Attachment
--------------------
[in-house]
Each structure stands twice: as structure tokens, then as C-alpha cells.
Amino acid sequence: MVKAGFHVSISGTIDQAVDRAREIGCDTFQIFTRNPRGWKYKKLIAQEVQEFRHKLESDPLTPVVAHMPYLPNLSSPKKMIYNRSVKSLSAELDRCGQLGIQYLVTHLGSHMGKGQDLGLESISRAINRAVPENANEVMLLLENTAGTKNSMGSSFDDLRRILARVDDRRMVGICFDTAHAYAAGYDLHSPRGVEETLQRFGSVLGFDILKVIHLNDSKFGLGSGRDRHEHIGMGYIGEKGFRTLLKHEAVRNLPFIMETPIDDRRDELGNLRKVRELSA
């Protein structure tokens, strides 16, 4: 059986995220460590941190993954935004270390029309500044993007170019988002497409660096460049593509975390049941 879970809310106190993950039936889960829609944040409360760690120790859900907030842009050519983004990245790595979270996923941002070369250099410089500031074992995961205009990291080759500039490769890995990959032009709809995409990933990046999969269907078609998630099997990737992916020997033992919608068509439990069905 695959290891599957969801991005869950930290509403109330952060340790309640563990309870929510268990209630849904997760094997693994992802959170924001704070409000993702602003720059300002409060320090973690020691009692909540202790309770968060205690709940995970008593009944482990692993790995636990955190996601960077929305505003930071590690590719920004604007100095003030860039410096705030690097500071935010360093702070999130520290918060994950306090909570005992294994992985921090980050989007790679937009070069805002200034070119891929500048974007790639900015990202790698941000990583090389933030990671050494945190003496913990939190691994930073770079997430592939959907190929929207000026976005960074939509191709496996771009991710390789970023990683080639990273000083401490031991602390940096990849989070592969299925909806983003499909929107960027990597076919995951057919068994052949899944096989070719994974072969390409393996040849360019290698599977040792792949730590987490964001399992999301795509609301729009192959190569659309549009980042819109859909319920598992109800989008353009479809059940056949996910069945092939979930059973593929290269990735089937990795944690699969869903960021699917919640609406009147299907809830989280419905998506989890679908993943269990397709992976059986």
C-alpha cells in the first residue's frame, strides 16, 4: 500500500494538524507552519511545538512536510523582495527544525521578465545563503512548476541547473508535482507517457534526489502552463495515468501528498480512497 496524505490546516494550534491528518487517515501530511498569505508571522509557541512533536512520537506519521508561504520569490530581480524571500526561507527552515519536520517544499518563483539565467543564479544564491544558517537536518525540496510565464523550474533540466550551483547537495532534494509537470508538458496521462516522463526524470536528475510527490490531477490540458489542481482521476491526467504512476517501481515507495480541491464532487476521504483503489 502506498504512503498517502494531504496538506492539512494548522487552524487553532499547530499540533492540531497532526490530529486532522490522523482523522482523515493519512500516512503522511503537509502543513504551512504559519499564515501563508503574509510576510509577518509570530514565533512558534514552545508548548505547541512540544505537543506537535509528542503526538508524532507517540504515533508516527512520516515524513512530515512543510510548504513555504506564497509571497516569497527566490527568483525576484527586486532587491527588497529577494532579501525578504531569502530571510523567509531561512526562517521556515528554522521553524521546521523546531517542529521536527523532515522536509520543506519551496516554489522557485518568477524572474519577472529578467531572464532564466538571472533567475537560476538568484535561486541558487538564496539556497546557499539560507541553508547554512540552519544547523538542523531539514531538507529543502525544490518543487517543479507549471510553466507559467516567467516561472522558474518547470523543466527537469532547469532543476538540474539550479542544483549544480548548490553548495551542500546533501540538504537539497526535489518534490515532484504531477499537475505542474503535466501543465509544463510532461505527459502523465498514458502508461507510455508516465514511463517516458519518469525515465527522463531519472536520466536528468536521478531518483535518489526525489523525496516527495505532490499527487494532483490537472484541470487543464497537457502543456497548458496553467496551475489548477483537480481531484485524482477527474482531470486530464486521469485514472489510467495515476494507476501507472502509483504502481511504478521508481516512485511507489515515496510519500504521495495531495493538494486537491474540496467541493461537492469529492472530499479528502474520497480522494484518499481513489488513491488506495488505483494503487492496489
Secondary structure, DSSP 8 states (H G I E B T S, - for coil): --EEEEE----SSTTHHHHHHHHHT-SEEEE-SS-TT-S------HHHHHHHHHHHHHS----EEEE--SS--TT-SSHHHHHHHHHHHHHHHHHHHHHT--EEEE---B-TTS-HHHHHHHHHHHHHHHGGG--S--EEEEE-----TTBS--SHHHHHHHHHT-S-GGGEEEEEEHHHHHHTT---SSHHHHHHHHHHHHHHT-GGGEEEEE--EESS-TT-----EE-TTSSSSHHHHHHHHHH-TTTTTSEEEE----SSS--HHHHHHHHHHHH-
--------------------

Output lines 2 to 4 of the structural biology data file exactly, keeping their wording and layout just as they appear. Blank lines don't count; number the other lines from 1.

Each structure stands twice: as structure tokens, then as C-alpha cells.
Amino acid sequence: MVKAGFHVSISGTIDQAVDRAREIGCDTFQIFTRNPRGWKYKKLIAQEVQEFRHKLESDPLTPVVAHMPYLPNLSSPKKMIYNRSVKSLSAELDRCGQLGIQYLVTHLGSHMGKGQDLGLESISRAINRAVPENANEVMLLLENTAGTKNSMGSSFDDLRRILARVDDRRMVGICFDTAHAYAAGYDLHSPRGVEETLQRFGSVLGFDILKVIHLNDSKFGLGSGRDRHEHIGMGYIGEKGFRTLLKHEAVRNLPFIMETPIDDRRDELGNLRKVRELSA
């Protein structure tokens, strides 16, 4: 059986995220460590941190993954935004270390029309500044993007170019988002497409660096460049593509975390049941 879970809310106190993950039936889960829609944040409360760690120790859900907030842009050519983004990245790595979270996923941002070369250099410089500031074992995961205009990291080759500039490769890995990959032009709809995409990933990046999969269907078609998630099997990737992916020997033992919608068509439990069905 695959290891599957969801991005869950930290509403109330952060340790309640563990309870929510268990209630849904997760094997693994992802959170924001704070409000993702602003720059300002409060320090973690020691009692909540202790309770968060205690709940995970008593009944482990692993790995636990955190996601960077929305505003930071590690590719920004604007100095003030860039410096705030690097500071935010360093702070999130520290918060994950306090909570005992294994992985921090980050989007790679937009070069805002200034070119891929500048974007790639900015990202790698941000990583090389933030990671050494945190003496913990939190691994930073770079997430592939959907190929929207000026976005960074939509191709496996771009991710390789970023990683080639990273000083401490031991602390940096990849989070592969299925909806983003499909929107960027990597076919995951057919068994052949899944096989070719994974072969390409393996040849360019290698599977040792792949730590987490964001399992999301795509609301729009192959190569659309549009980042819109859909319920598992109800989008353009479809059940056949996910069945092939979930059973593929290269990735089937990795944690699969869903960021699917919640609406009147299907809830989280419905998506989890679908993943269990397709992976059986």